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Apple Pie I (D, TNT)
Source: For crust, I use a modification of the old "Joy of Cooking" recipe.
Yield: Crust recipe makes 2 9" pie crusts

2 cups all-purpose flour
5-1/2 tbsp. cold margarine
5-1/2 tbsp. vegetable shortening
1/4 to 1/3 cup cold water
1/2 tsp. salt

5 or 6 Granny Smith apples, peeled, cored and cut into wedges
Lemon juice
1/2 cup sugar
3 tbsp. flour
1/2 to 1 tsp. cinnamon (to taste)
Splash of Bourbon

Make Crust:
The fats need to be cut into the flour and salt. I used to use 2 butter knives (my mother's technique), cutting in a scissoring motion until the fats are the size of small peas. I still do this on occasion, but usually use the food processor with a few quick pulses. Do not over process. Add cold water a little at a time blending with a fork until dough just holds together. If using processor, add a little water, pulse a few times, add more, pulse again and you will see the dough clump.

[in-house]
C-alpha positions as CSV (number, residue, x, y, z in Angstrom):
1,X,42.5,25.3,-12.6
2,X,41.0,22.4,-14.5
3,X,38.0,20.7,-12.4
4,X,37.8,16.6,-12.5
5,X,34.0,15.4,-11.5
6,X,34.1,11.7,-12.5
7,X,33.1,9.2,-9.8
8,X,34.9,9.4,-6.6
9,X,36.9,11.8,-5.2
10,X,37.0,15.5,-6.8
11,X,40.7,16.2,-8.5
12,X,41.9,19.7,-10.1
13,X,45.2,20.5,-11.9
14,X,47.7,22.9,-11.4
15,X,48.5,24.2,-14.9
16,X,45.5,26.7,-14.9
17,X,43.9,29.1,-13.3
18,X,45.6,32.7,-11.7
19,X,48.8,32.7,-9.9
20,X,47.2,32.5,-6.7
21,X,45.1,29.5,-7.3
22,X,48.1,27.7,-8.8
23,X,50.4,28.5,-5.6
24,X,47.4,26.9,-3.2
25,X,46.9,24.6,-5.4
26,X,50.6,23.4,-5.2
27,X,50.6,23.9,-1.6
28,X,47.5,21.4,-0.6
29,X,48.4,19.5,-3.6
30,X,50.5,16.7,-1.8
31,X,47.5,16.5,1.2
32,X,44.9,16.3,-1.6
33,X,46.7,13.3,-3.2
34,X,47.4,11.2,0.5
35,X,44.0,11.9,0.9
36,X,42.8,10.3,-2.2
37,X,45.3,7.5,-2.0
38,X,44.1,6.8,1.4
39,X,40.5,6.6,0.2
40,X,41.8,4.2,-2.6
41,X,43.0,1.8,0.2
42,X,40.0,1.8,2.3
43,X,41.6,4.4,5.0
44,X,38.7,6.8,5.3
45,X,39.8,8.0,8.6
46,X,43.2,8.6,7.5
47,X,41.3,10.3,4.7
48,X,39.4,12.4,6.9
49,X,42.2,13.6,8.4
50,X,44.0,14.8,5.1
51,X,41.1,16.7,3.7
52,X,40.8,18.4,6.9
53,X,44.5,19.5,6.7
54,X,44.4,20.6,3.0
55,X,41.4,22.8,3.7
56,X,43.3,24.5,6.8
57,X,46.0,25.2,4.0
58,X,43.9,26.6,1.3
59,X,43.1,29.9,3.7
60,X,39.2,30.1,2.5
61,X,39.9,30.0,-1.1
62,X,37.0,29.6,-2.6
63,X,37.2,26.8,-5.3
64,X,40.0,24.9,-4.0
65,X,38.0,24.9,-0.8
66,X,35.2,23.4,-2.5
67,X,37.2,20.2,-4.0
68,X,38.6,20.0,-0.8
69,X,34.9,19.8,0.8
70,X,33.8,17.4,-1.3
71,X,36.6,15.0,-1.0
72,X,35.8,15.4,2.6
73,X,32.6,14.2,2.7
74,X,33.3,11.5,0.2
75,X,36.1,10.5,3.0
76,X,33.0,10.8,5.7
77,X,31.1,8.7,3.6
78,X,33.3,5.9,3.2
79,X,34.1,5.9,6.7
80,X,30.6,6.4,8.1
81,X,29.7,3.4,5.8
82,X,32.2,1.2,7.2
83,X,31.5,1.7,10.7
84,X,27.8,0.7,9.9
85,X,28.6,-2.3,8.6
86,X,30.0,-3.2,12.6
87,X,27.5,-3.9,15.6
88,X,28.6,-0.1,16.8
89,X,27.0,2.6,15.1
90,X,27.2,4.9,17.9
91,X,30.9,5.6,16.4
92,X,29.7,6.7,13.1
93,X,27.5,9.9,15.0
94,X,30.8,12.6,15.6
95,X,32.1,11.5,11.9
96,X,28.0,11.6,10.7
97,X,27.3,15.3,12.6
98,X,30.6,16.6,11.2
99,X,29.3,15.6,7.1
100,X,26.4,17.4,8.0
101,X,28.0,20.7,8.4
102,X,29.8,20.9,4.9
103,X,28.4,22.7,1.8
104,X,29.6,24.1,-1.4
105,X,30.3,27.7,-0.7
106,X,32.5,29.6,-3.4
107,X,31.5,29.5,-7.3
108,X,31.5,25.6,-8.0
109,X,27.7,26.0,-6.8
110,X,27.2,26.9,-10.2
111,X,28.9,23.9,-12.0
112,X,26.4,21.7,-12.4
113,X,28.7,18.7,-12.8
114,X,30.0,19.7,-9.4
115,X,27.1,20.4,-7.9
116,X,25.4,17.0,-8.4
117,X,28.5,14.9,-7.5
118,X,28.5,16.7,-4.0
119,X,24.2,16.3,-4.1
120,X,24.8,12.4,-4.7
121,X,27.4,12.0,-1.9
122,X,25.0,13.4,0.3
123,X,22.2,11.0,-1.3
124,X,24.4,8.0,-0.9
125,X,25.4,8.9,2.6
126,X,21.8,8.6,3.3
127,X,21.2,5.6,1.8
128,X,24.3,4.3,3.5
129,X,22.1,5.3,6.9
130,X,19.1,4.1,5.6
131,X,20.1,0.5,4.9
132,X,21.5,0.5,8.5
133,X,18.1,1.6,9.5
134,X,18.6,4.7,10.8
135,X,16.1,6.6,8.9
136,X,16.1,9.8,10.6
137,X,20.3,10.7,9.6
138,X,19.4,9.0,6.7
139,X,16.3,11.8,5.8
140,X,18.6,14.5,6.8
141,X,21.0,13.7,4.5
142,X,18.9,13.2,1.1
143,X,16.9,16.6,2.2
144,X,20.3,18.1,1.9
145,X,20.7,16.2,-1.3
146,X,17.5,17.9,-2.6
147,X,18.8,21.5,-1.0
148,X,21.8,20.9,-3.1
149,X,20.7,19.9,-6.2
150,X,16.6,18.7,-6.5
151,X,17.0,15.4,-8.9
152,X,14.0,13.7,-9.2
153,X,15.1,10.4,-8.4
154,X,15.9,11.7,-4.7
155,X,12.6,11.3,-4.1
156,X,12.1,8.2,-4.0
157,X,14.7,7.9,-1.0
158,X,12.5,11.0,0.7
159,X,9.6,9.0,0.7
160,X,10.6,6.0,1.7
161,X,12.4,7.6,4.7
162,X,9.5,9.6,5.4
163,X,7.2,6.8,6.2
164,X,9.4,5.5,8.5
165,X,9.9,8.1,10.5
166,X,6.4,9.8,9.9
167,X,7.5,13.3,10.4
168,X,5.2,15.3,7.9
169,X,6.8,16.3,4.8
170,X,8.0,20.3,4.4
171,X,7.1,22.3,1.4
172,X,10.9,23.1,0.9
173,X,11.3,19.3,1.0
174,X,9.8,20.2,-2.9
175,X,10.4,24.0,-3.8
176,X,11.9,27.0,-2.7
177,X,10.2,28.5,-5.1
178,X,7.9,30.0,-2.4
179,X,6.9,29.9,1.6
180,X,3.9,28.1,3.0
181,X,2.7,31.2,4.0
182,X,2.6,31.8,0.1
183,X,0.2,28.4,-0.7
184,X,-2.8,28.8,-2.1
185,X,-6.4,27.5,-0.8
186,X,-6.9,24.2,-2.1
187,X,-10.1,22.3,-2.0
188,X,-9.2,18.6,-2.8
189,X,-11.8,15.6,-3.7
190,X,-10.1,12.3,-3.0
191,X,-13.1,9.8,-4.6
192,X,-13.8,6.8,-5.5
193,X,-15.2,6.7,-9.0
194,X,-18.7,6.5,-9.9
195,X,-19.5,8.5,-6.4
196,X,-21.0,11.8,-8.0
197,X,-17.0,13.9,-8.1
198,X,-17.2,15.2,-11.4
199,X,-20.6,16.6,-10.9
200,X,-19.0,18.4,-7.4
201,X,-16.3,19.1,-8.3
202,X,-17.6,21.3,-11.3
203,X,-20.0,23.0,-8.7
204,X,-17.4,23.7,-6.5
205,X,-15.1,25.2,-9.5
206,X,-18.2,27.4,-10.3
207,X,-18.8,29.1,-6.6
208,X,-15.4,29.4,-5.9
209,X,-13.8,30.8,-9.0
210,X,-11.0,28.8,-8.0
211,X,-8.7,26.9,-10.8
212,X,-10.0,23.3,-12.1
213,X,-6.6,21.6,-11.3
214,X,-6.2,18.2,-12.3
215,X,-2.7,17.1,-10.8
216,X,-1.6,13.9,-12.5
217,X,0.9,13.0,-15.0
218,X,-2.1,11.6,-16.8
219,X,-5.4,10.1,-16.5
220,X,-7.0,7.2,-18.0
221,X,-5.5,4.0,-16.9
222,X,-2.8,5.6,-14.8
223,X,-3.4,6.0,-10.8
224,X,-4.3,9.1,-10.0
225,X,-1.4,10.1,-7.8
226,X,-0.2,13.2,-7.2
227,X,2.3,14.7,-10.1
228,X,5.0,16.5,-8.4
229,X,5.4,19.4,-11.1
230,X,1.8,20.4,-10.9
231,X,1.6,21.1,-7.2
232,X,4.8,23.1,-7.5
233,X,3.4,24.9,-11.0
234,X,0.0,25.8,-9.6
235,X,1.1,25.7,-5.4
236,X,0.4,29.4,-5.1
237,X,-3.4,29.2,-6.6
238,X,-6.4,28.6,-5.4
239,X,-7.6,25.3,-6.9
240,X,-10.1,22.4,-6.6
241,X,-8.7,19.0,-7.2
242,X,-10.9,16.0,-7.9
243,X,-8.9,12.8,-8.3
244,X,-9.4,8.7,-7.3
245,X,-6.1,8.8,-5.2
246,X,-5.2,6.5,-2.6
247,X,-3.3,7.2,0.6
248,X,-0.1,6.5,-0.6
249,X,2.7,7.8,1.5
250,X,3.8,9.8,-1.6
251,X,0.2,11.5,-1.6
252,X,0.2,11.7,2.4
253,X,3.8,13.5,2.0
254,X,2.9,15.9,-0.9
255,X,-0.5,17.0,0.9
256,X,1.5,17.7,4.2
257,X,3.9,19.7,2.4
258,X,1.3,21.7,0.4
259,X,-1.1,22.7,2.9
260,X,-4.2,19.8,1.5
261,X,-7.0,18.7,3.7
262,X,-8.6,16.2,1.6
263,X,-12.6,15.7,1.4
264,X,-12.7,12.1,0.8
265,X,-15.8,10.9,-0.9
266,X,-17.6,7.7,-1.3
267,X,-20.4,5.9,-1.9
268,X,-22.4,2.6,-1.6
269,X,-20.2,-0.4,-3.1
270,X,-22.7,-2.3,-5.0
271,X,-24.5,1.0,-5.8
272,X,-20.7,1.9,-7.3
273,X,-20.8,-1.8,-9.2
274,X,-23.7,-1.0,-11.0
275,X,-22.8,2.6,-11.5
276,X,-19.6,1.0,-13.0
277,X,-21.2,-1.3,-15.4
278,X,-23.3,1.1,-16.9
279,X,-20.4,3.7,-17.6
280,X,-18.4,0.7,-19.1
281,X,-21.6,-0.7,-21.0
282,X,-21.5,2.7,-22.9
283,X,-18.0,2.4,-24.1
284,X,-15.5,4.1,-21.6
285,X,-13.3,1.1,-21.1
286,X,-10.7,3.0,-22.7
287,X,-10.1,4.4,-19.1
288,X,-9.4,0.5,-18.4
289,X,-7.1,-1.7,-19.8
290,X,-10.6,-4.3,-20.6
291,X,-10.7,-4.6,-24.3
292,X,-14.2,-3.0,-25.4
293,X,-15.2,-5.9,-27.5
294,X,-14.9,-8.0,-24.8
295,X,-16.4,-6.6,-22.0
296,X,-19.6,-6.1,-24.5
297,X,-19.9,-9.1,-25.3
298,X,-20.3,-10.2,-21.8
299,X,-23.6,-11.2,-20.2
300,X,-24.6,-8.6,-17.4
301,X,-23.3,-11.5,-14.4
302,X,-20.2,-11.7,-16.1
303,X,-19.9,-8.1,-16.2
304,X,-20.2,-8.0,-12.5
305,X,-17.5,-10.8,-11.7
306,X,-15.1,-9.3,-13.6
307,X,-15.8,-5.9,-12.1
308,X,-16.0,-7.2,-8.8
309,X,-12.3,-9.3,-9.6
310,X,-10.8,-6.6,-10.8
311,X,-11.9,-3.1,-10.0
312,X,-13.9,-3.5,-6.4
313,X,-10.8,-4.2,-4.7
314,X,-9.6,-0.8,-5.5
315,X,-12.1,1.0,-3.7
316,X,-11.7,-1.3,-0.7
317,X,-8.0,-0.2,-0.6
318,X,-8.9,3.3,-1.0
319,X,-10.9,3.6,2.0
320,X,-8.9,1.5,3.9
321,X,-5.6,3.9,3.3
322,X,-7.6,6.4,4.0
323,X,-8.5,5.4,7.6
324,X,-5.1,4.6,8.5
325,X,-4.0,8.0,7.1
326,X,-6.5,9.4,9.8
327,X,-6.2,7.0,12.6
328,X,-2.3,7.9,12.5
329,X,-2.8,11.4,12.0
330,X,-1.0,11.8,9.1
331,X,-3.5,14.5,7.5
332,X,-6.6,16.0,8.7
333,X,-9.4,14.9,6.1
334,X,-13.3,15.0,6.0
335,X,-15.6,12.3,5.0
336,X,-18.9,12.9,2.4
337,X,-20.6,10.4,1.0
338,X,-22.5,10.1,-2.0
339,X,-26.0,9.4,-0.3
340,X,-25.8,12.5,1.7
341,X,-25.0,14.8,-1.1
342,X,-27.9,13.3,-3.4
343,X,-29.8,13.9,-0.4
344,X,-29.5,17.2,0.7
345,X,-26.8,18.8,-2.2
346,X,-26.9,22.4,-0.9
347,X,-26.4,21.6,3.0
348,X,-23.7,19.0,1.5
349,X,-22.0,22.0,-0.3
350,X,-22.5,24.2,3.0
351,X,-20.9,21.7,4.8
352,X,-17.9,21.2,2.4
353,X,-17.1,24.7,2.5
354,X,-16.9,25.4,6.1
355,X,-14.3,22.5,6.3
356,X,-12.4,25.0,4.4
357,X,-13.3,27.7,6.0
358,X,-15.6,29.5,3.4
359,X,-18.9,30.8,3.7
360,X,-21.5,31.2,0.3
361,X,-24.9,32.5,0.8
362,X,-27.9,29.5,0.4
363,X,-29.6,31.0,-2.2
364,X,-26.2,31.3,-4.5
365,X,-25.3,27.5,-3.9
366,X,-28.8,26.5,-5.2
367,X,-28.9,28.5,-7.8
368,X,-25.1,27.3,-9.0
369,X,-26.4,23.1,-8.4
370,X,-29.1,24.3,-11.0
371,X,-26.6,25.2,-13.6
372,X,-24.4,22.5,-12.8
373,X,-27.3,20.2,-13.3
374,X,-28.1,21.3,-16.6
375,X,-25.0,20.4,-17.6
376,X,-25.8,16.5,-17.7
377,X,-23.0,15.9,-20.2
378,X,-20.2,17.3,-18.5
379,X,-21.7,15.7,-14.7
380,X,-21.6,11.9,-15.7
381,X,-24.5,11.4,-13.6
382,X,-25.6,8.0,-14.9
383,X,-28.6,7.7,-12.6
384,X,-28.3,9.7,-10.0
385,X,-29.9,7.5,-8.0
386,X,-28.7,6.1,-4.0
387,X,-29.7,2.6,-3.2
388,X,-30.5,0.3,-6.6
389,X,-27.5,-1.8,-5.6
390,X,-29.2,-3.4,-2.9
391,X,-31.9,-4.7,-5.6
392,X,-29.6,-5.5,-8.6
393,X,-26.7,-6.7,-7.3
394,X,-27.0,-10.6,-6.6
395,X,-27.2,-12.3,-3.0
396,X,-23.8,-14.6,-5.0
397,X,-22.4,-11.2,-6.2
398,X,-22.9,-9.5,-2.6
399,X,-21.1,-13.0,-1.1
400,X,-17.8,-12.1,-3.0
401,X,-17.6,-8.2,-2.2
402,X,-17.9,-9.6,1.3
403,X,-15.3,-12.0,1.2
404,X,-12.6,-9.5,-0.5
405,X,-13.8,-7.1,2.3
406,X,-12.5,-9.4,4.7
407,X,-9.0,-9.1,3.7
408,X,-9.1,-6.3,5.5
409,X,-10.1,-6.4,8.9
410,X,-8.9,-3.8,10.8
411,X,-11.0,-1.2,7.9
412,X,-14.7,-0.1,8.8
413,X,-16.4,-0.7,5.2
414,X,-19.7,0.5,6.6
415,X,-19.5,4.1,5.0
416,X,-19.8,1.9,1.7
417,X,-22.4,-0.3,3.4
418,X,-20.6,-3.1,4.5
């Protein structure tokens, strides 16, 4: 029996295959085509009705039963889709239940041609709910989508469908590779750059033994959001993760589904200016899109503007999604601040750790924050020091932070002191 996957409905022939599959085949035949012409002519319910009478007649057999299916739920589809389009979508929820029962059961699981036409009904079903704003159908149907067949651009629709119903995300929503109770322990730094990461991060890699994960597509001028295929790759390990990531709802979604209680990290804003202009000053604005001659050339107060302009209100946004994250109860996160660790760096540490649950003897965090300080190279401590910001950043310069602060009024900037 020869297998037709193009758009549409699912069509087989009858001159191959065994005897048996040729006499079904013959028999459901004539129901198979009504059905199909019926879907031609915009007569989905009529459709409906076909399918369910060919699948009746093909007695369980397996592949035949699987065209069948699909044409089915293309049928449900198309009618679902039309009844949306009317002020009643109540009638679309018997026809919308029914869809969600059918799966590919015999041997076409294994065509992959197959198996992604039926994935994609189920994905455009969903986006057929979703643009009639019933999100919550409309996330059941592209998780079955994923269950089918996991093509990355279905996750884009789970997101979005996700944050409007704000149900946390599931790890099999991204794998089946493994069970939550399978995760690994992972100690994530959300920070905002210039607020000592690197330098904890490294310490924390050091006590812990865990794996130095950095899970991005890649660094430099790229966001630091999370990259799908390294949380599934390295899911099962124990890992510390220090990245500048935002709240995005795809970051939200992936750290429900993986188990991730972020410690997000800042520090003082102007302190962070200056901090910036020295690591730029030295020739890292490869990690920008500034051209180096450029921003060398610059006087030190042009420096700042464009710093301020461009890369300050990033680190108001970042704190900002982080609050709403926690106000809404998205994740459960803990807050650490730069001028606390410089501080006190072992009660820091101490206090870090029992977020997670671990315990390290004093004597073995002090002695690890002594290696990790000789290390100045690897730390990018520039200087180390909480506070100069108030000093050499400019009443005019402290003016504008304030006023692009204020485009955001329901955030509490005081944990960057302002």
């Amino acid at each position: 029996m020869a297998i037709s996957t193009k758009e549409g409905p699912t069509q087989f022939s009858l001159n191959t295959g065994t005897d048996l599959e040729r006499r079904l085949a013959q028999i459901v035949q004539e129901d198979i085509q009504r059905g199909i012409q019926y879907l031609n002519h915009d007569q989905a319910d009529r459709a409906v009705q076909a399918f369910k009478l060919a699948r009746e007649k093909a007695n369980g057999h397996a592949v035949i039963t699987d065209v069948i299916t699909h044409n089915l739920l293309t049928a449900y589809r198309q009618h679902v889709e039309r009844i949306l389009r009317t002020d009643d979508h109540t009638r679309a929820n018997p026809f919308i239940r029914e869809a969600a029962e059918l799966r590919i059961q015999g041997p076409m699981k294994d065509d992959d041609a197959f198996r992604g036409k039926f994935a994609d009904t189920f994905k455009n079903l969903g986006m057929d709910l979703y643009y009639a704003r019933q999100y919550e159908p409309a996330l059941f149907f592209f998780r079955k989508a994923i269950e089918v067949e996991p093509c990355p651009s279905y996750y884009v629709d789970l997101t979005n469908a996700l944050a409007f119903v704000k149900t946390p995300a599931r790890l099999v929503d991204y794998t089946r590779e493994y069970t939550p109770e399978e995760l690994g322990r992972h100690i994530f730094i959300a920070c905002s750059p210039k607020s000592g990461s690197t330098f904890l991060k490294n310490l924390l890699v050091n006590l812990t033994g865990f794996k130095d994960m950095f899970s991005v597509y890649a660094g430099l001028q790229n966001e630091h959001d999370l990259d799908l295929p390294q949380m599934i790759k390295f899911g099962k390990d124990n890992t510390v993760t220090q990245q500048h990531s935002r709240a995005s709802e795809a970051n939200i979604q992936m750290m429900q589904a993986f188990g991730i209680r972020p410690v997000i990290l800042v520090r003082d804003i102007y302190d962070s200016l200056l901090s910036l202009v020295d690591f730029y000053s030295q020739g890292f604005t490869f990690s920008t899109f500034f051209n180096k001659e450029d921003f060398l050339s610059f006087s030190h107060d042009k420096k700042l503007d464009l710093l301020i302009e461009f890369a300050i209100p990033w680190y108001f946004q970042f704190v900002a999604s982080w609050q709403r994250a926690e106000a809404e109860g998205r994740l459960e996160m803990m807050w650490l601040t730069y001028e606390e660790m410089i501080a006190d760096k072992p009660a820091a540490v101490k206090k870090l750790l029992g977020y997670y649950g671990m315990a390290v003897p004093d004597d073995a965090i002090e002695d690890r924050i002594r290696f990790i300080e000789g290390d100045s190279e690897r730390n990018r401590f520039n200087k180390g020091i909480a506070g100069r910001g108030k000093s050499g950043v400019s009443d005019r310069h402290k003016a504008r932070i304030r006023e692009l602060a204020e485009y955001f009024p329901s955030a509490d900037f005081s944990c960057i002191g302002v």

Divide the dough into 2 equal balls. Flatten each on a piece of waxed paper or parchment paper, cover with another piece of paper, fold over the ends, stack both discs and refrigerate for an hour or so or overnight. Dough can also be frozen at this stage (put in ziplock plastic bag).

Make Filling and Assembly:
Slice apples, squeeze a little lemon juice over, then toss with everything else.

Using glass (works the best for me) pie plate, roll out larger disc of dough and lay in plate (roll dough between the 2 sheets of waxed paper, peel off top sheet and use other sheet to lay dough where you want it, then peel off that one).

Dump on the filling and poke the slices until fairly symmetrical with no points sticking up. Dot with a few bits of margarine. Roll out smaller disc of dough, Roll dough from bottom crust over the edges of top crust and crimp. Make slits into top crust to allow steam to escape. Sugar crust if you want, I usually don't but this is optional.

Bake at 375°F for 15 minutes, lower heat to 350°F and bake an additional 35 to 40 minutes until crust is nicely colored.

Poster's Notes:
Lard was the staple in pie crusts and obviously, this is not available to kosher cooks, let alone discussing health issues. The problem is that all Crisco doesn't seem to hold the dough together and all margarine makes it too heavy. I don't use butter in my crusts because I usually want the dessert pareve. I use this crust and technique in tarts, upper crusts for pot pies, turnovers, pre-baked bottom crusts, etc., and it always works for me. Sometimes I'll add some ground almonds or hazelnuts for a tart crust with a tsp. or two of sugar.

Posted by Sharon Kuritzky

Nutritional Info Per Serving: N/A